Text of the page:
As negotiations between the Chicago Teachers Union and Chicago Public Schools continue, the union announced Thursday that, according to their own informal polling, support for a strike among the city's public school teachers is widespread.
Chicago Teachers Union President Karen Lewis said that teachers are "fed up" when it comes to the "hostile" climate teachers are currently dealing with, the Chicago Sun-Times reports. At least 75 percent of the teachers polled at 150 schools reportedly support striking should the city and union not agree on a contract.
"Chicago teachers and paraprofessionals are fed up. They are tired of being blamed, bullied and belittled by the very district that should be supporting them," Lewis said, according to the Sun-Times. "They live in a city that has done everything it can to take the joy out of teaching and learning."
Teachers are reportedly angered by the CPS's proposal to move toward a merit-based pay model where raises are based upon a new evaluation system based heavily on student growth, including their test scores, according to the Sun-Times. National researches have blasted the merit pay model, saying that the "new evaluation system for teachers and principals centers on misconceptions about student growth, with potentially negative impact on the education of Chicago’s children."
Teachers are also frustrated by the longer school day, which will be implemented in the coming school year, recent school closures and proposed benefit cuts, ABC Chicago reports. Teachers and parents at some schools say the district is forcing them into the longer day without a plan as to what they will do with the extra time -- and in some cases, without the money to do much of anything.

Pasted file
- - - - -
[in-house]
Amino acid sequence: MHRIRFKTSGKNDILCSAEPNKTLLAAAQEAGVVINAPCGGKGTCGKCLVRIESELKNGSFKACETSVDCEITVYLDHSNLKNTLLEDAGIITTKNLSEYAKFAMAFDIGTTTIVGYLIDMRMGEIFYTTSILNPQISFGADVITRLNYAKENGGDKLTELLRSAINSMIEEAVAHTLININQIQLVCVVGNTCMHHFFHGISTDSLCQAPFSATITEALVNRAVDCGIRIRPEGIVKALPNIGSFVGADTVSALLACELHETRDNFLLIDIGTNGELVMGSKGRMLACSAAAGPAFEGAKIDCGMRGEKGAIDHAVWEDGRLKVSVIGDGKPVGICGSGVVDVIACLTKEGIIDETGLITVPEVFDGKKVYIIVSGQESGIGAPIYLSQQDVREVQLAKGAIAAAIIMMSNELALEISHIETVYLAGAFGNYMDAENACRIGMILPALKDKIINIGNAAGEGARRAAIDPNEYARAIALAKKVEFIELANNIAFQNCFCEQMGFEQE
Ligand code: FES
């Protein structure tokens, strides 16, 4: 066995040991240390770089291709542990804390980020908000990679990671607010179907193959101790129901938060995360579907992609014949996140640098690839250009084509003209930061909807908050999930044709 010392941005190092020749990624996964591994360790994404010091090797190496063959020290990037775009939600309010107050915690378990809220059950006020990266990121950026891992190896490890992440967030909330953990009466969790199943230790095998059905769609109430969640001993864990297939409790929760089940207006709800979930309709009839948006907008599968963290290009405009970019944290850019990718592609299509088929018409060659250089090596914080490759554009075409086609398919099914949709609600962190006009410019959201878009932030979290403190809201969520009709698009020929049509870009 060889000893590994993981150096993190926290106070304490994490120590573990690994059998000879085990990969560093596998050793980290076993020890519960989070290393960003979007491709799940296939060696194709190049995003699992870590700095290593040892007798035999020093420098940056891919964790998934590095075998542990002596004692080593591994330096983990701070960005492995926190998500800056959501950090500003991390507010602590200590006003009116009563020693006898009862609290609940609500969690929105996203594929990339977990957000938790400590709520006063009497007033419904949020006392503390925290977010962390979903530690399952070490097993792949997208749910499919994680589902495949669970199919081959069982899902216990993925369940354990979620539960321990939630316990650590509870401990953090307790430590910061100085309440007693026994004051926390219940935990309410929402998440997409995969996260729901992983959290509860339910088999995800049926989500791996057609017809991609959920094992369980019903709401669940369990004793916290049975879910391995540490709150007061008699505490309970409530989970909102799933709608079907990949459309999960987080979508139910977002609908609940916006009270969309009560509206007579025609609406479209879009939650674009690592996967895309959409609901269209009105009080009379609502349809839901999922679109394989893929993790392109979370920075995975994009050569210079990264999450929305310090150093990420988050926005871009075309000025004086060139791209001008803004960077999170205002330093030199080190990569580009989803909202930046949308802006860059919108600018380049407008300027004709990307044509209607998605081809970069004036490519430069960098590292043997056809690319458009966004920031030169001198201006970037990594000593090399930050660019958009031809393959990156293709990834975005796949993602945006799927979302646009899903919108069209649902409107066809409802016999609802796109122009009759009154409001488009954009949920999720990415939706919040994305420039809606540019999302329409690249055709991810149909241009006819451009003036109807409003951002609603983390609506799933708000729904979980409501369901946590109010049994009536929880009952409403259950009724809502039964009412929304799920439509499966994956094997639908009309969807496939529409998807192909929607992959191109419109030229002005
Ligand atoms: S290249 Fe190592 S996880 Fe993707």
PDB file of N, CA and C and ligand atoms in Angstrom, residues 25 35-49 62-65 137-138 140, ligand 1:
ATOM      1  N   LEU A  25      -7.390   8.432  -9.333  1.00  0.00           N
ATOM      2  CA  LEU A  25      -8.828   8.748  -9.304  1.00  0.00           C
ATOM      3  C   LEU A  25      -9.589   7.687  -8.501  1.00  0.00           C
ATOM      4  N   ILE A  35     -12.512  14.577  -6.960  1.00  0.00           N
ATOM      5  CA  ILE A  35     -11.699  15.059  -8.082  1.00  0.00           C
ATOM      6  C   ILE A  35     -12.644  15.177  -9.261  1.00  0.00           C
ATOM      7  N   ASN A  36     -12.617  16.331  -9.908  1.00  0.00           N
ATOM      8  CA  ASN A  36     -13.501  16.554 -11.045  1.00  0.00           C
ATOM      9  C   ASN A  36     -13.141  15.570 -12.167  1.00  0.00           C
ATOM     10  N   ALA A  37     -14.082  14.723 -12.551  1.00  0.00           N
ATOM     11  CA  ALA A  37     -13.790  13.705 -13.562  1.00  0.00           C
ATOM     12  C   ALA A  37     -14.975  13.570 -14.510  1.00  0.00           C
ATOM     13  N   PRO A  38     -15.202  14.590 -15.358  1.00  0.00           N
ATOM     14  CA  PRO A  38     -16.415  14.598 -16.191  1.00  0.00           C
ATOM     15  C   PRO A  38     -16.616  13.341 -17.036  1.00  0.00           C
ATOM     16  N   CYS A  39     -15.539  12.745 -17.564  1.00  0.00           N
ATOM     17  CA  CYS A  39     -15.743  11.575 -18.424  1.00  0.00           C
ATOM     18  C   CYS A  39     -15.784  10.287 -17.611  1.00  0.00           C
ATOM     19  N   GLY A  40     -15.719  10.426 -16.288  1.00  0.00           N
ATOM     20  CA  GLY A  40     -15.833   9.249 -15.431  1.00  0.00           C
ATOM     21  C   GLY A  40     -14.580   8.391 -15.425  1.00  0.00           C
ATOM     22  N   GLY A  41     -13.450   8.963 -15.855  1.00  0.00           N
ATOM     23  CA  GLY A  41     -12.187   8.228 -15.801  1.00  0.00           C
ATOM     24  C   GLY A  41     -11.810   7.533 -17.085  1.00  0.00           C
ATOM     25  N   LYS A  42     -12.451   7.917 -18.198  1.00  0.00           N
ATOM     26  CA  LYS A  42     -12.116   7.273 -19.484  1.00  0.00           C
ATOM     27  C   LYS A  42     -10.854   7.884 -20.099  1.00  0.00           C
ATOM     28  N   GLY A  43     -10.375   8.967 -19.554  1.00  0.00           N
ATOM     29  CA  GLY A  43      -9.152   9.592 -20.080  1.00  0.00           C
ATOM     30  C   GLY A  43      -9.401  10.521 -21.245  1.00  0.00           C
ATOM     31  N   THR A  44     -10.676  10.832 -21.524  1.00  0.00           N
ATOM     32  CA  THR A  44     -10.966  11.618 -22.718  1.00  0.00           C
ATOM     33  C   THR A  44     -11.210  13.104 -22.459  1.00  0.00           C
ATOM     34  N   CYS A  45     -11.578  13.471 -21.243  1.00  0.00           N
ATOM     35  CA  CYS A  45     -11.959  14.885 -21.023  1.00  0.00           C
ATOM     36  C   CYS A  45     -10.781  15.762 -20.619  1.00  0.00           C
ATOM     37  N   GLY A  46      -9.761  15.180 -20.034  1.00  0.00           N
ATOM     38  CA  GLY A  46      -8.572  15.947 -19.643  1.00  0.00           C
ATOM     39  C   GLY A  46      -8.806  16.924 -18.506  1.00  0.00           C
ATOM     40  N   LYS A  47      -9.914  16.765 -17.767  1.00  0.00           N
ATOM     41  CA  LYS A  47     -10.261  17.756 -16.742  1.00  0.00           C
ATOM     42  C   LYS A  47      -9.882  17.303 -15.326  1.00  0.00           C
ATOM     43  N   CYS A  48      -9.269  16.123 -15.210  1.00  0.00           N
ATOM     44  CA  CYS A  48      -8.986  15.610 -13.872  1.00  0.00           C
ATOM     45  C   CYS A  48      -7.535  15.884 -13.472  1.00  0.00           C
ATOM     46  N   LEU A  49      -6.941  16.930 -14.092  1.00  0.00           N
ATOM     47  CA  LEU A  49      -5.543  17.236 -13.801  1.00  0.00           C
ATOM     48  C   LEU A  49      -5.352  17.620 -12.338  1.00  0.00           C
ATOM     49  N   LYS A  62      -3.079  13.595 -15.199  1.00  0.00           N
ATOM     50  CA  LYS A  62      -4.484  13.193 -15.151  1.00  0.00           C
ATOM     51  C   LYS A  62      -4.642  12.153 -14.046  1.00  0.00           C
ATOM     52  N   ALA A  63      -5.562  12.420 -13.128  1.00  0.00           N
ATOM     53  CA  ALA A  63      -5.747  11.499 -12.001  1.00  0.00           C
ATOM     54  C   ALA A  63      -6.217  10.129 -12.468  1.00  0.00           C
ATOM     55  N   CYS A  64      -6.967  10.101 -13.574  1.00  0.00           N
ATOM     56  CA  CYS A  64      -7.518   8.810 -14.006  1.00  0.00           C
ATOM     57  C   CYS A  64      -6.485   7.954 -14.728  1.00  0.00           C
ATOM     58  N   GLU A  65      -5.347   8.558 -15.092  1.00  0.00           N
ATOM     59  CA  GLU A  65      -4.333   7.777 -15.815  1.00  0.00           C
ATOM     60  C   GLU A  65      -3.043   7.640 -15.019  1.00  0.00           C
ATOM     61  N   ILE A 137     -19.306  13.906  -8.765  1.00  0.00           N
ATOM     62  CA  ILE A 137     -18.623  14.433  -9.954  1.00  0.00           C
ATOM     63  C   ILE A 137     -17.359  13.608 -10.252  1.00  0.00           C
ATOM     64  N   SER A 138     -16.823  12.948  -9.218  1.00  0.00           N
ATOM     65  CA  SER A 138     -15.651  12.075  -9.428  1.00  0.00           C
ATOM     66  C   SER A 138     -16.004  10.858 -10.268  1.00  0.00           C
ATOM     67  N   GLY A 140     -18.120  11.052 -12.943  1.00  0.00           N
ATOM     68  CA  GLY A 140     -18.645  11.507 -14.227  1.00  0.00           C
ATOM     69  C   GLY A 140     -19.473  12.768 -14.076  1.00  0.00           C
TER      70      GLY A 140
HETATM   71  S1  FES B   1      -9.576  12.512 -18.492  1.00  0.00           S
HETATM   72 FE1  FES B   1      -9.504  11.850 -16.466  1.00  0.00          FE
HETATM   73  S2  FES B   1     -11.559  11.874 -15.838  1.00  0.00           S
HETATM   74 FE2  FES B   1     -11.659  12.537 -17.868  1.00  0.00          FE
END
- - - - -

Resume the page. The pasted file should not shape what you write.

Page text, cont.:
Chicago Mayor Rahm Emanuel responded to the union's announcement by stating, according to ABC, "Don't take away from your main mission. Your job, what the people of the city of Chicago, the parents, the taxpayers expect of you, which is to teach our children. Any time away from that is time away from our children. And remember, what you're here for is to teach our children."
CPS CEO Jean-Claude Brizard suggested to WBEZ that talk of a strike amidst ongoing negotiations crossed a line.
"We shouldn't be talking about the 'S-word,'" Brizard said Thursday, according to WBEZ. "Let's talk about finding a way to work together to improve a system that will benefit nearly a half million children."
Lewis has previously suggested that teachers strike. Last summer, after the state legislature passed a law cutting into teachers' abilities to negotiate their contracts, modifying tenure and opening the door for a longer school day and year with no guarantees of additional pay, Lewis commented that the chances of a strike was "very high."
Chicago teachers have not gone on strike since 1987. In order to do so this time around, the union will need to attain the support of 75 percent of union members -- rather than just half, as previously required -- and will also face a newly drawn-out strike timeline, the Chicago Tribune reports. The earliest the union could implement a strike is August.